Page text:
Tours Take Clevelanders Off the Beaten Path
Published: Monday, November 6, 2006
Updated: Tuesday, September 7, 2010 08:09
When it comes to finding entertainment, the mentality of Cleveland's young people is often the same.
"There's never anything to do," cry the masses of bored twenty and thirty-somethings.
Enter "Emerging Cleveland," a tour created to familiarize students and young professionals with new and exciting developments in their hometown.
The tours, offered during the Thanksgiving and winter holidays, include destinations such as the new Battery Park development and Eco-Village in Cleveland's up-and-coming Detroit-Shoreway neighborhood, the Avenue District and East Fourth Street downtown, the West and East banks of the Flats, the artists' live-work district, Chinatown, and more.
Tour-goers will be led off the beaten path of the city in a 25-person van, a three-hour journey that concludes with a gathering at a restaurant or bar. The tours will be lead by creators Justin Glanville and Erin Aleman, urban planning graduate students from Cleveland State University.
Glanville, who moved back to Cleveland approximately a year-and-a-half ago, brainstormed with Aleman to create the "Emerging Cleveland" tours after hearing time and time again how nothing interesting was happening in Cleveland.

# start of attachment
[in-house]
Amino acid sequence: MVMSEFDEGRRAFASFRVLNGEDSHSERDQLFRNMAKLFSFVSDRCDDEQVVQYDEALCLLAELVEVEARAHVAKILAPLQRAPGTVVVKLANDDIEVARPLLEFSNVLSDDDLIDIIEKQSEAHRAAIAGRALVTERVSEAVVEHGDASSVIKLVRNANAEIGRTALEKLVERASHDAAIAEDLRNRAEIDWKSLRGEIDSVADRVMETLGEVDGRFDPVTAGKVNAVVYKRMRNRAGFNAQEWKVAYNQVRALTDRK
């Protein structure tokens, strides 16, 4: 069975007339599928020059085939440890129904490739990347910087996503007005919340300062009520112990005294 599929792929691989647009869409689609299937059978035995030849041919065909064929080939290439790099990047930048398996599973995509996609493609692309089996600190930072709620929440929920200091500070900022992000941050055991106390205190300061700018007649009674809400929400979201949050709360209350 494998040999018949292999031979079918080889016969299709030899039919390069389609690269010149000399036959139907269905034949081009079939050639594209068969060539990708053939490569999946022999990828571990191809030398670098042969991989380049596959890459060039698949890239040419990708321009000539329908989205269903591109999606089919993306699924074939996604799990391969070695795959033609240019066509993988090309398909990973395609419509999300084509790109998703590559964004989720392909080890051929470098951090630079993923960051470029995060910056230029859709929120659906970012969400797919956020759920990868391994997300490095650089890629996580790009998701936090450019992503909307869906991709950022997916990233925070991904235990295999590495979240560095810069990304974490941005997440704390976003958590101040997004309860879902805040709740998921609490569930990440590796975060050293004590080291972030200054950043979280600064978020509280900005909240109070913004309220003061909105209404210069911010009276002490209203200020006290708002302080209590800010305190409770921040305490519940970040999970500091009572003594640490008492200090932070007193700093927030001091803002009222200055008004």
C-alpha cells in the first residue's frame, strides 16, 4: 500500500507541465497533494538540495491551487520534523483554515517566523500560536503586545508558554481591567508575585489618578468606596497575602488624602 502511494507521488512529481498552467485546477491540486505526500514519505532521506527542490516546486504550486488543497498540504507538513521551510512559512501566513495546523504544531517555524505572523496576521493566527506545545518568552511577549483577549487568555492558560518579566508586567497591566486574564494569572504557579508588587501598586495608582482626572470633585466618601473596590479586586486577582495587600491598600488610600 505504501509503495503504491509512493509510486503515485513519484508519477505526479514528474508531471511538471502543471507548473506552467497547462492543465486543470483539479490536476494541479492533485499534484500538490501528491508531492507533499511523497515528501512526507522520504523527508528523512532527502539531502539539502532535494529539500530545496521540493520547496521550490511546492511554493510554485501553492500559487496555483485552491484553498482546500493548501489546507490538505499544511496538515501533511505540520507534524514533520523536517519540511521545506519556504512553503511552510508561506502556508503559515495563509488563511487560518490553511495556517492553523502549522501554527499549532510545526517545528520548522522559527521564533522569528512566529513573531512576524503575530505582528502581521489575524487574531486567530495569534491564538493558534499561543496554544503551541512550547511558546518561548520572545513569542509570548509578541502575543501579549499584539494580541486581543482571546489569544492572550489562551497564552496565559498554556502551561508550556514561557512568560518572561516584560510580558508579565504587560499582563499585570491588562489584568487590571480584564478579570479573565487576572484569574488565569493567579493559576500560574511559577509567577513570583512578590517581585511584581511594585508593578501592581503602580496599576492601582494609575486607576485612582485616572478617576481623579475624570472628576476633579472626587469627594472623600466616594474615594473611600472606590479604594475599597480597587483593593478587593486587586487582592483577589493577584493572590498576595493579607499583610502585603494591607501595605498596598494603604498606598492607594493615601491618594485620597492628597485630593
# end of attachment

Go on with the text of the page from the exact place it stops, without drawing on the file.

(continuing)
"When I moved back here, I came to do the urban planning program," Glanville said. "And I had always wanted to come back and contribute to making Cleveland a more vibrant place…and I finally acted on it."
Glanville explained how he and Aleman used their own personal experiences to come up with interesting destination points along the tour, spots that the average Clevelander may or may not know about.
"Just from having lived in the city, we had an idea of places we thought would be good to go," Glanville said. "We also got ideas from being in the urban planning program. We were just interested by nature."
Glanville pointed out that one of the biggest hits on the tour was the roof of EcoCity Cleveland.
"The whole building was renovated green [environmentally friendly], and the roof has solar panels," Glanville explained. "Most importantly, the views from up here are breathtaking…there is a sweeping view of the whole city and the lake."
This year's tours are slightly different from last year's. There are more tours scheduled so that more people have an opportunity to go, and the tours last for three hours instead of four. There are also a few places included on the tour that weren't last year.
Glanville explained that even though minor changes were made in the way the tour is run, the general idea remains the same.
"I would say that you'll find out about stuff you didn't know about that's pretty cool," Glanville said. "Also, the tour itself is just fun. Last year, both groups of people had a bunch of people who were from here but didn't live here, and there was a lot of fun energy."
Thanksgiving weekend tours are sold out.
The next tours will be held Tuesday, Dec. 26, 2 p.m. - 5 p.m., and Wednesday, Dec. 27, 10 a.m - 1 p.m.
Guests will meet at the Levin College of Urban Affairs. Cost is $5 dollars, payable on the bus.
Tour seats must be reserved.
Email Justin Glanville at email@example.com.